The big brokerage houses steer you to the "most common" investment direction. That is, do what everyone else is doing - a kind of collectivism. What you need to know is that they are forced to do this by law. It's called the Prudent Man Rule. Just another regulation to keep folks in wage slavery!
- The FCC made us switch to digital cellular networks; forcing analog users to upgrade.
- In 2015, you won't be able to buy an incandescent light bulbs; forcing you into more expensive CFL anf LED technology.
- And we all had to switch to digital tv back in 2009; forcing antenna folks to buy additional equipment!
So the next time any politician says "you can't make consumers buy something" give them my examples and ask them to stand up to tyranny!
How? By simply paying off their mortgages. Since 2/3 of GDP is consumer spending, the savings would have gone to buy products/services. That would have kept the unemployment rate from rising.
Here is what my research shows:
The quarterly survey published by the Federal Reserve, called the Flow of Funds Report, shows the total value of all home mortgages in the U.S. was $11.2 trillion through the third quarter of 2008.
Here is what they did:
Welfare recipients receive food stamps and cash assistance under the federal Temporary Assistance for Needy Families program. Both benefits are accessed through an EBT (elecronic benefit transfer) card, but only cash assistance can be accessed at ATMs.A single-person household could receive a maximum $200 in monthly food stamps plus $158 in cash assistance. A family of four could get as much as $668 in food stamps and $433 in cash.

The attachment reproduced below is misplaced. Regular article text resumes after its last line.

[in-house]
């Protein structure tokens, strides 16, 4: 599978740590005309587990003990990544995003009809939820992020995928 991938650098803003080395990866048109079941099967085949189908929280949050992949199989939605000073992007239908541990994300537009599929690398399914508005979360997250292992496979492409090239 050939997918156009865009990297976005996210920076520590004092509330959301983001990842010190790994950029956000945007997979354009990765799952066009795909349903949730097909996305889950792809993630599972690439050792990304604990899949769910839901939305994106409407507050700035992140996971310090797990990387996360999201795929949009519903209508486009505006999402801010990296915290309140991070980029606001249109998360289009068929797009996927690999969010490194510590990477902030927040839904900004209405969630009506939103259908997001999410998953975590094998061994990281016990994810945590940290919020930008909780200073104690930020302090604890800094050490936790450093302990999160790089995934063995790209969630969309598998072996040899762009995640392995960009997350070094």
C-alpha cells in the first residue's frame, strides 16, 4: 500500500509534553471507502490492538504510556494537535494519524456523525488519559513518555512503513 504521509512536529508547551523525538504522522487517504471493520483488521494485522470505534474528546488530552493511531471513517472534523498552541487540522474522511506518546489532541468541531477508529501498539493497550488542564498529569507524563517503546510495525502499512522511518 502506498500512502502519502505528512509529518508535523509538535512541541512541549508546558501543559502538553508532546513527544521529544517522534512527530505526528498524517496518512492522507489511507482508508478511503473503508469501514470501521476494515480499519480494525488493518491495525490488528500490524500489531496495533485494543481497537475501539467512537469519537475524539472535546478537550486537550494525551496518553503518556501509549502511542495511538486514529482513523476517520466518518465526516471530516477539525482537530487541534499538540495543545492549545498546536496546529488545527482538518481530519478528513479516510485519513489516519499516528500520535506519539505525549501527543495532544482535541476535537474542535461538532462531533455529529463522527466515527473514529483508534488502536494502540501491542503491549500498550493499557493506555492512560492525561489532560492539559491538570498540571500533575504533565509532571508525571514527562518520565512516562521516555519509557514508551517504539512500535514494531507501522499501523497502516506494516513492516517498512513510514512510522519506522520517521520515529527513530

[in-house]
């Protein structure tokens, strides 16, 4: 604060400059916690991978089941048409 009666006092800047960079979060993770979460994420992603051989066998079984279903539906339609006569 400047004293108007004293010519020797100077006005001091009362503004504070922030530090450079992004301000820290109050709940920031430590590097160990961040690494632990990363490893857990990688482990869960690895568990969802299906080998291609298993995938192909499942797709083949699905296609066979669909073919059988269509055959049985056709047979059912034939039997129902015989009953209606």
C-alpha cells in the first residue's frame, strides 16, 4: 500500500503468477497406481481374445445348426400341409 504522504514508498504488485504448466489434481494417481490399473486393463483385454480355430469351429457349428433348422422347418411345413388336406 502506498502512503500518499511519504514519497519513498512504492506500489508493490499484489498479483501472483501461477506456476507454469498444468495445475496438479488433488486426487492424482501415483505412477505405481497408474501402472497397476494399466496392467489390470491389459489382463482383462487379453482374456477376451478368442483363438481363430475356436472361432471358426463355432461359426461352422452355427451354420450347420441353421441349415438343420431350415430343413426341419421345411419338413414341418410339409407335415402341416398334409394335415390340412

A Cato study looked at the state-by-state value of welfare for a mother with two children. In the Empire State, a family receiving Temporary Assistance for Needy Families, Medicaid, food stamps, WIC, public housing, utility assistance and free commodities (like milk and cheese) would have a package of benefits worth $38,004, the seventh-highest in the nation.
Is it any wonder, then, that, despite the work requirements included in the 1996 welfare reform, only 27.6 percent of adult welfare recipients in New York are working in unsubsidized jobs?
Welfare is slightly more generous in Connecticut, where benefits are worth $38,761; a person leaving welfare for work would have to earn $21.33 per hour to be better off. And in New Jersey, a worker would have to make $20.89 to beat welfare.
Nationwide, Cato found that the wage-equivalent value of benefits for a mother and two children ranged from a high of $60,590 in Hawaii to a low of $11,150 in Idaho. In 33 states and the District of Columbia, welfare pays more than an $8-an-hour job. In 12 states and DC, the welfare package is more generous than a $15-an-hour job.